Today commercial seafaring remains a dangerous professions, with 2,000 lives lost every year. From 1834 our ship plan and survey report collection consists of survey reports, certificates, photographs, and correspondence charting the lives of small and great vessels, from construction to demise.
From 1890, Lloyd’s Register started publishing annual (and then quarterly) Casualty Returns relating to losses of vessels worldwide within incremental periods. Prior to this, surveyors often reported to government commissions on shipwrecks and unseaworthy vessels for decades. Information on losses at sea have long been gathered in Lloyd’s Register’s work.
In operation from c.1890, wreck reports recorded details of a ship’s loss, acting in much the same way as a death certificate. Written by a Lloyd’s Register surveyor, sent to the Classing Committee, and filed with the rest of a ship’s documentation, that vessel’s entry in the Register of Ships was finally expunged.
Digitising these 1.25 million records for our online catalogue, thousands of, often tragic, sometimes amusing, and frequently bizarre stories behind these wrecks are emerging.
Built in 1904, on the River Clyde, the RMS Tahiti (ex. Port Kingston) measured over 7,500 tons, intended to carry passengers for the Union Steam Ship Co of New Zealand. Voyaging from Wellington to San Francisco, Tahiti was carrying around 250 people on board, including crew, before breaking down around 500 miles South of Rarotonga on 15th August 1930. It was discovered on inspection that her propeller had gashed huge holes in her hull.
Radioing for help, the crew anchored the ship and worked round the clock for three days bailing and pumping water out of Tahiti. Stuck in the middle of the South Pacific the passengers on board patiently waited for news.
After three days of waiting, another ship, the Ventura, arrived on the morning of the 18th August. All passengers were loaded into the lifeboats at midday, but just as the mail was being loaded, the crew declared she was too low in the water and abandoned ship. At 4:30pm Tahiti took her final plunge and sank stern first.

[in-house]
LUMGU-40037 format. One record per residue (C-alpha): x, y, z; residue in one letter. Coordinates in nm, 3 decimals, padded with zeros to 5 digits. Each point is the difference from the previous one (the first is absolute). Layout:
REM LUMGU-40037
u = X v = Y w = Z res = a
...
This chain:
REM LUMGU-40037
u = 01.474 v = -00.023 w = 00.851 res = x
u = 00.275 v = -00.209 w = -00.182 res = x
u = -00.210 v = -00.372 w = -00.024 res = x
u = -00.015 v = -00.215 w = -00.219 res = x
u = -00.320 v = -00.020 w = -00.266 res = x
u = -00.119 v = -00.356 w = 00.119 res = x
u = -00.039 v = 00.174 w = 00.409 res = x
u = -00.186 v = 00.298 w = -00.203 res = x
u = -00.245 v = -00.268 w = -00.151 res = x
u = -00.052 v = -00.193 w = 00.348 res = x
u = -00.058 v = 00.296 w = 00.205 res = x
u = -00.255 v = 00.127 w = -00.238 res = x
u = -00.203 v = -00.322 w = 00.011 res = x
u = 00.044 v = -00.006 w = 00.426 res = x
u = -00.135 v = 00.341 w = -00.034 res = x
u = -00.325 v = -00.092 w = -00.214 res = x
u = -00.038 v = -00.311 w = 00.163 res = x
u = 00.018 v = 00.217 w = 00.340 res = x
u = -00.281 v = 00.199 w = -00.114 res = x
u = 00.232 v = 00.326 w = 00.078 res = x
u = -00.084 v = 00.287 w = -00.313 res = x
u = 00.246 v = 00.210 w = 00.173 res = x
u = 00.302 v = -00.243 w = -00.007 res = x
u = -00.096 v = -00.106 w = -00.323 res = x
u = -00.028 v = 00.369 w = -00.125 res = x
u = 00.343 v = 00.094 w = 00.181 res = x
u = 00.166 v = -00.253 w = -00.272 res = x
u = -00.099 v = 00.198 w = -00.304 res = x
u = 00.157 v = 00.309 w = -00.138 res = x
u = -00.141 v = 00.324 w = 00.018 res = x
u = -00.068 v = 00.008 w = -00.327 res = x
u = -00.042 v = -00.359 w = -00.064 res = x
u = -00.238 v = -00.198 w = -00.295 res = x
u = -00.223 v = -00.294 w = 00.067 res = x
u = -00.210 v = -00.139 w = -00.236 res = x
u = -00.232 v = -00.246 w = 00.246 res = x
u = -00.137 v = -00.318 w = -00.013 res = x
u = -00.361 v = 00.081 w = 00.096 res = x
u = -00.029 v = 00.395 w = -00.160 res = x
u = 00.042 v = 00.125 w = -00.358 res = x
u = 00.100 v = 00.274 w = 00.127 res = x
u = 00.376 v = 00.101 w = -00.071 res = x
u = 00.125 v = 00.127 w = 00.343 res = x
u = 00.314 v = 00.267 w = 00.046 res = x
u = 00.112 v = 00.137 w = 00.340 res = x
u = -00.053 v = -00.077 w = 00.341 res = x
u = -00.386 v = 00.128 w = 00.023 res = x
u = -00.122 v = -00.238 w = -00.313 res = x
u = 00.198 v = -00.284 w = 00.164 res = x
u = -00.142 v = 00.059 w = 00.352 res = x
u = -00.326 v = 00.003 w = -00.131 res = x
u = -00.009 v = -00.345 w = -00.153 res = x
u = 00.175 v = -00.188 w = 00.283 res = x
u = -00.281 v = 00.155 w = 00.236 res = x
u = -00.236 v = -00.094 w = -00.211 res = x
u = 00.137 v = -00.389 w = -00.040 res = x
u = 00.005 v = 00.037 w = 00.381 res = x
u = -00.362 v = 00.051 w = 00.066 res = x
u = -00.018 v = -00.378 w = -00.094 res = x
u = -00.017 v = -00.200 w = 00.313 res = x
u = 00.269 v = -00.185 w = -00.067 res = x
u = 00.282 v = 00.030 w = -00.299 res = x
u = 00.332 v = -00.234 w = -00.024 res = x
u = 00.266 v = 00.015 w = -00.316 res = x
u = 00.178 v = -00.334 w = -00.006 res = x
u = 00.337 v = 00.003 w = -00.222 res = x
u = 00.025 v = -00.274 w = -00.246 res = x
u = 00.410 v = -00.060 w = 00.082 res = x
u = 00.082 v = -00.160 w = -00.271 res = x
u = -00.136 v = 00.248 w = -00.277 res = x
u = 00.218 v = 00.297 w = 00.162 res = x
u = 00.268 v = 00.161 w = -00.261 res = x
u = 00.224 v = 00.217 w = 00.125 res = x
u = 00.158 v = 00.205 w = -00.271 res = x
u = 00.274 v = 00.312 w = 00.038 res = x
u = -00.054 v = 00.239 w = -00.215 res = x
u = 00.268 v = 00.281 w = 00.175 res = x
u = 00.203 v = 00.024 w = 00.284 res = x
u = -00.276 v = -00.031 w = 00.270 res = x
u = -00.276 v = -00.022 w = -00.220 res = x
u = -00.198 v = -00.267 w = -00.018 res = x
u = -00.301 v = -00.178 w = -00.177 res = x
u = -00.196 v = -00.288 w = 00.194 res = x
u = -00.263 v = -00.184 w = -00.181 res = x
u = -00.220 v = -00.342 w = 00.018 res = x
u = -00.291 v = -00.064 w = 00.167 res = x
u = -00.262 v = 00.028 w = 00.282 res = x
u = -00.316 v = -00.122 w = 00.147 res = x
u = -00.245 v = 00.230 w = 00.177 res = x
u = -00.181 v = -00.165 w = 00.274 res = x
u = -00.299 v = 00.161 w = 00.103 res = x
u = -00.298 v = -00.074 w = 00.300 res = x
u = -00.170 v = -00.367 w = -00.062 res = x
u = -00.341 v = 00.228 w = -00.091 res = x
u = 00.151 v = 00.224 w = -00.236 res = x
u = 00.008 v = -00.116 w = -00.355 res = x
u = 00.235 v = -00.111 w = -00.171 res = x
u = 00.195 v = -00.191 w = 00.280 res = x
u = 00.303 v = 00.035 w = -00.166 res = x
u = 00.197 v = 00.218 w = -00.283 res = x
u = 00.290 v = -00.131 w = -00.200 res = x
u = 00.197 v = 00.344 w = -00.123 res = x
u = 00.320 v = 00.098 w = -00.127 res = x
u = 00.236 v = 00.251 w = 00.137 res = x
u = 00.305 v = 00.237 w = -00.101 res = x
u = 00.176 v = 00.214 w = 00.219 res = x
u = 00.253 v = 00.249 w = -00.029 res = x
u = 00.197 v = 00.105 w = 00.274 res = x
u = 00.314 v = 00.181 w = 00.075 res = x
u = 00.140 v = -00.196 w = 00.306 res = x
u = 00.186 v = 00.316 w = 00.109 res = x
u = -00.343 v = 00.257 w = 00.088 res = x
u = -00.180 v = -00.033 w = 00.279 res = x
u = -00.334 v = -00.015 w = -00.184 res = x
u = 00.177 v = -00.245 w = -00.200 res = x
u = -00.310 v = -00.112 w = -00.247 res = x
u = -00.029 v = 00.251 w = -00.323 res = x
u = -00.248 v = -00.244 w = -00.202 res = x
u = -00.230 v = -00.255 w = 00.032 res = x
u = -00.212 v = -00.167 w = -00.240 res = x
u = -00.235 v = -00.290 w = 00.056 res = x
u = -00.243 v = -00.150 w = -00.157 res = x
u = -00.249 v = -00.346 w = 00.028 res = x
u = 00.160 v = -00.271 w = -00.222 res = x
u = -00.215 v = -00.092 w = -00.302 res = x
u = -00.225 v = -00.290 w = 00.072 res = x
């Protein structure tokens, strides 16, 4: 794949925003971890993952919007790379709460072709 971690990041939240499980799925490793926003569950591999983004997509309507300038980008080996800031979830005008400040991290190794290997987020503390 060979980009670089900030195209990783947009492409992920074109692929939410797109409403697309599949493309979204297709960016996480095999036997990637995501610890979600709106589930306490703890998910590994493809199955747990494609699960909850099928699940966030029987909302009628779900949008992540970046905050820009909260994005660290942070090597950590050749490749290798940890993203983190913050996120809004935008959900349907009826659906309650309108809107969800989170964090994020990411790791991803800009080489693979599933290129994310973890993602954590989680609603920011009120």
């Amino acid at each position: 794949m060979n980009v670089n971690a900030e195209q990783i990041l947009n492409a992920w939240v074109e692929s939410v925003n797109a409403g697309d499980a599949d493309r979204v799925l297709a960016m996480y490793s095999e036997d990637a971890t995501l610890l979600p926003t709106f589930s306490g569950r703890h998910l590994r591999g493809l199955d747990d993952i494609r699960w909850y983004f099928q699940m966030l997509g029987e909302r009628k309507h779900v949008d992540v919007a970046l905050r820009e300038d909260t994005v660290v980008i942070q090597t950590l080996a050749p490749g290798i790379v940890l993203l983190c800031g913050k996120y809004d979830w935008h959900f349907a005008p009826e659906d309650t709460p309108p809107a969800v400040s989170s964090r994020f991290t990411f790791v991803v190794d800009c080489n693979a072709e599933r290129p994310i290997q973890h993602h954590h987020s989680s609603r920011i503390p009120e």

Within our archive this complete edition of the Auckland Weekly News tells the story of the ‘Death of the Tahiti’, as experienced by her passengers!
The Magdalena was a refrigerated passenger liner, built in 1948 by Harland & Wolff, their first constructed after the end of the Second World War. Measuring 17,547 gross tons and 570 feet in length, she was the third largest ship being constructed in the United Kingdom at that time.
Intended for service between the UK and South America, Magdalena was wrecked off Brazil on her maiden voyage carrying 237 crew and 347 passengers. Striking the Tijucas Rocks, she was grounded at 04:40. Following an SOS, all lives were safely rescued, before she finally sank and broke up on 30th April.
Despite being declared a total loss, one newspaper optimistically included that many ‘bottles of beer remained unbroken.’ Her loss gained notoriety; her insurance payout (£2,295,000) became the largest for any marine casualty in British history.
Completed July 1957 at South Shields for the Strick Line Ltd, Seistan was a single screw motor ship, measuring 450 feet in length, and 7,440 gross tons, intended for the Persian Gulf trade.
Leaving London on 27th January, bound for Khorramshahr, Seistan was carrying over 175 tons of commercial explosives. Conveying 66 members of crew, her owners reported a fire in Seistan’s no. 5 hold through their agents, Gray McKenzie & Co Ltd. She was to proceed to Bahrain Island for an interim certificate following an inspection of her hold by Lloyd’s Register surveyor.
The hatch to the hold was battened down and suppressing steam was released, both of which were expected to smother the flames, and roughly half her cargo was discharged.
At 21:35 hours, 19th February, the Seistan suffered a violent explosion. The force of the blast would leave only 19 survivors, throw flames 300 feet into the air, and sink the tug Sohail moored alongside Seistan.
Sinking stern up to the end of the superstructure, Seistan lay in 42 feet of water, sinking completely on 24th February. The newspapers cuttings, correspondence, and photographs from our archive tell the story of her fire, explosion and destruction.
As we digitise our archive collection’s for open access, the stories and details of wrecks worldwide are becoming available for research and understanding. Whilst these wrecks continue to lie on the floors of our oceans, seas, and rivers, their records will be brought to the surface. How we put these records to best use is up to us.